Adult Children's Education and Mothers’ Health: Exploring the Roles of Adult Children’s Problems and Mothers’ Widowhood Status
Education provides people with material, social, and cognitive resources which can bolster well-being, and a growing body of literature documents a positive association between adult children’s education and older parents’ health. Although researchers have begun to explore mechanisms which underlie and shape this association, few studies have considered the role of family context. Guided by the social foreground perspective, the central aims of this dissertation are to investigate: (1) whether adult children’s problems account for the relationship between adult children’s education and mothers’ depression and (2) whether the size of the association between adult children’s education and mothers’ depression varies between married and widowed mothers. To answer these questions, I utilize mediation and moderation techniques and data collected as part of the Within-Family Differences Study. Consistent with past work, I found that mothers with children who completed more education reported fewer depressive symptoms. In the first substantive chapter, mediation analyses suggested that this relationship was mediated by the proportion of adult children who have experienced physical and emotional problems in the last five years. Consistent with the life course perspective and cumulative inequality theory, these results highlight the ways in which (dis)advantages that impact health accumulate both across age and across generations. In the second substantive chapter, moderation analyses revealed that the association between adult children’s education and mothers’ psychological well-being was weaker among widowed mothers. I innovatively argue that these results are consistent with principles of socioemotional selectivity theory. Taken together, the results from these two chapters illuminate the importance of considering family context when studying the intergenerational implications of education for health. In addition, by augmenting our understanding of how and under what conditions adult children’s education matters for mothers’ psychological well-being, my results offer important insights for stakeholders invested in improving the psychological well-being of older adults.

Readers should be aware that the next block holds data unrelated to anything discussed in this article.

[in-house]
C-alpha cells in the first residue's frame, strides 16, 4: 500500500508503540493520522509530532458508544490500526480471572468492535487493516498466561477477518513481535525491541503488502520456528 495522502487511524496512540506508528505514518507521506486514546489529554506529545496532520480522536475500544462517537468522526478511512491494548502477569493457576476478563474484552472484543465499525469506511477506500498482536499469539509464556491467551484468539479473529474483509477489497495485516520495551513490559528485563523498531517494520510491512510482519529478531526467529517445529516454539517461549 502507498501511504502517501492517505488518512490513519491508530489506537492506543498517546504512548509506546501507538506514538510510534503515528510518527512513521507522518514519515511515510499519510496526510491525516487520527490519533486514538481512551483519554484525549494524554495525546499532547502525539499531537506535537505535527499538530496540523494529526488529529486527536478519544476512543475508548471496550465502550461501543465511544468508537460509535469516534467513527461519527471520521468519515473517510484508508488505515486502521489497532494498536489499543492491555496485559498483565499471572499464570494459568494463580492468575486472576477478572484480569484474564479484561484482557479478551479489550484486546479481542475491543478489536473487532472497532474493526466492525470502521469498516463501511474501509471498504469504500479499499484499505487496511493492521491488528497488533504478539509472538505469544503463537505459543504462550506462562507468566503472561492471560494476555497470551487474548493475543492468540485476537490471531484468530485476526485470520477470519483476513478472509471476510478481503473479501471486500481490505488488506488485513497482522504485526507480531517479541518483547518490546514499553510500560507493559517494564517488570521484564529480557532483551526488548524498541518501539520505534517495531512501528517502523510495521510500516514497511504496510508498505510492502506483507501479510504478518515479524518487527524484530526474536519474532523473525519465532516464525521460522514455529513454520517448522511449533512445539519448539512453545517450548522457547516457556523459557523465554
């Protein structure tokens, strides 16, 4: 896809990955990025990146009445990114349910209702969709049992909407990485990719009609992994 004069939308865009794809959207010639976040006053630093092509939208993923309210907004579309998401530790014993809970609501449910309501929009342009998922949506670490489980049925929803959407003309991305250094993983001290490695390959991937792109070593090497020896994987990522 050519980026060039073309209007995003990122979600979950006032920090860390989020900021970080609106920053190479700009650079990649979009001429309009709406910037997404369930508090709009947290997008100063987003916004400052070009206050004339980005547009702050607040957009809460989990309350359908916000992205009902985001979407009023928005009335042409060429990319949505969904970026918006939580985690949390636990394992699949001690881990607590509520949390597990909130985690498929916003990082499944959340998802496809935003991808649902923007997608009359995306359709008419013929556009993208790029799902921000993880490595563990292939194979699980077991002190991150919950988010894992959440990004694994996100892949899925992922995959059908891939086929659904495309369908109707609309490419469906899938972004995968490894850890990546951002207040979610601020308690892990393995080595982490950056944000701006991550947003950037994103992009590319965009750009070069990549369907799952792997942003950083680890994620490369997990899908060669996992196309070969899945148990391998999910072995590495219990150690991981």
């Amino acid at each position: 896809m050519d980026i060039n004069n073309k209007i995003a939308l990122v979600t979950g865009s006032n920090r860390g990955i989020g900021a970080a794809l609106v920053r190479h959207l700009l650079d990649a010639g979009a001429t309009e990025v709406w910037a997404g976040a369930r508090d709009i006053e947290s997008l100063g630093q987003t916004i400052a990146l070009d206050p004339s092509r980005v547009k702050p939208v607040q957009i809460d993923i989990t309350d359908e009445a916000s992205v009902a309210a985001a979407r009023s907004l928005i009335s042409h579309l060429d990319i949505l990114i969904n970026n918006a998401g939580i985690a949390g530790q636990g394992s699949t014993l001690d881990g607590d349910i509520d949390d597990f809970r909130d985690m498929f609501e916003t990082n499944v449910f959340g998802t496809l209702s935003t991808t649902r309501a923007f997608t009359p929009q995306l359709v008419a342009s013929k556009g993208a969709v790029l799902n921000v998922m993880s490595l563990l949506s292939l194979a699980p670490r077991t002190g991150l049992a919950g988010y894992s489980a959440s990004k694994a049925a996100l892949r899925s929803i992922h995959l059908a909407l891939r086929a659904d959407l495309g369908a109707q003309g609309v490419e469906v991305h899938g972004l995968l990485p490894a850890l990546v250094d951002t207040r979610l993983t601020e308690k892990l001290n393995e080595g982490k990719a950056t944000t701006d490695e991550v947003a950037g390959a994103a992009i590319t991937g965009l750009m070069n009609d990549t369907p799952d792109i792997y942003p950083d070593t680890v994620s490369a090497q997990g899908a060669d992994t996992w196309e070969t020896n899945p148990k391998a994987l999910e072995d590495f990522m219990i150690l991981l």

This project was supported by the following funding sources: the National Institute on Aging (RO1 AG18869-01; 2RO1 AG18869-04) to J. Jill Suitor (PI) and Karl Pillemer (Co-PI); the Bilsland Dissertation Fellowship; and the Robert L. Eichhorn Fellowship.
- Doctor of Philosophy
- West Lafayette